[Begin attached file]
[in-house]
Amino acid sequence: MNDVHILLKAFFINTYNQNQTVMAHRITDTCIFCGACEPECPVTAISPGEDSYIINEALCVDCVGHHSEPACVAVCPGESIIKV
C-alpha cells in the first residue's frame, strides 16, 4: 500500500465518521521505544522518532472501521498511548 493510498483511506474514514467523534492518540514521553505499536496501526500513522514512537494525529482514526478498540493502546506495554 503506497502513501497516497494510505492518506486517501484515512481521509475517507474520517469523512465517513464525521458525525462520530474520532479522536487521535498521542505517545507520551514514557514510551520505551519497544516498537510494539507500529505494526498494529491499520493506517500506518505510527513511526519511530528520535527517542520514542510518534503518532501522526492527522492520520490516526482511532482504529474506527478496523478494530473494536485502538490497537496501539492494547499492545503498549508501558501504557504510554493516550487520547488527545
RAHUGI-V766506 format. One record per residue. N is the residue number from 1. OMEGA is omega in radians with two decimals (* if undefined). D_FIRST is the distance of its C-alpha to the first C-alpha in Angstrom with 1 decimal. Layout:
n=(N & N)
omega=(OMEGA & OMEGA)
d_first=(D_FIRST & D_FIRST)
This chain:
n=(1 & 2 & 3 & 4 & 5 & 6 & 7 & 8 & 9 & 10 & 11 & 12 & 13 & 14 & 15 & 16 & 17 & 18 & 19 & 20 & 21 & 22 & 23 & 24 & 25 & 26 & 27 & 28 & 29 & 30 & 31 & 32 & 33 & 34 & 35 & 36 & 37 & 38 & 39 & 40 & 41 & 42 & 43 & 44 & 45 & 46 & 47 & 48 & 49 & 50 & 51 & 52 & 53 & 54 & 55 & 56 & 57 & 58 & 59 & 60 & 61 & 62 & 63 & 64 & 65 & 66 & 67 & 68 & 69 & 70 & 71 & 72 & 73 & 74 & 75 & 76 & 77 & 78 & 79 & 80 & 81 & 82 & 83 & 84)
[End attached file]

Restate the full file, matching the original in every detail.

[in-house]
Amino acid sequence: MNDVHILLKAFFINTYNQNQTVMAHRITDTCIFCGACEPECPVTAISPGEDSYIINEALCVDCVGHHSEPACVAVCPGESIIKV
C-alpha cells in the first residue's frame, strides 16, 4: 500500500465518521521505544522518532472501521498511548 493510498483511506474514514467523534492518540514521553505499536496501526500513522514512537494525529482514526478498540493502546506495554 503506497502513501497516497494510505492518506486517501484515512481521509475517507474520517469523512465517513464525521458525525462520530474520532479522536487521535498521542505517545507520551514514557514510551520505551519497544516498537510494539507500529505494526498494529491499520493506517500506518505510527513511526519511530528520535527517542520514542510518534503518532501522526492527522492520520490516526482511532482504529474506527478496523478494530473494536485502538490497537496501539492494547499492545503498549508501558501504557504510554493516550487520547488527545
RAHUGI-V766506 format. One record per residue. N is the residue number from 1. OMEGA is omega in radians with two decimals (* if undefined). D_FIRST is the distance of its C-alpha to the first C-alpha in Angstrom with 1 decimal. Layout:
n=(N & N)
omega=(OMEGA & OMEGA)
d_first=(D_FIRST & D_FIRST)
This chain:
n=(1 & 2 & 3 & 4 & 5 & 6 & 7 & 8 & 9 & 10 & 11 & 12 & 13 & 14 & 15 & 16 & 17 & 18 & 19 & 20 & 21 & 22 & 23 & 24 & 25 & 26 & 27 & 28 & 29 & 30 & 31 & 32 & 33 & 34 & 35 & 36 & 37 & 38 & 39 & 40 & 41 & 42 & 43 & 44 & 45 & 46 & 47 & 48 & 49 & 50 & 51 & 52 & 53 & 54 & 55 & 56 & 57 & 58 & 59 & 60 & 61 & 62 & 63 & 64 & 65 & 66 & 67 & 68 & 69 & 70 & 71 & 72 & 73 & 74 & 75 & 76 & 77 & 78 & 79 & 80 & 81 & 82 & 83 & 84)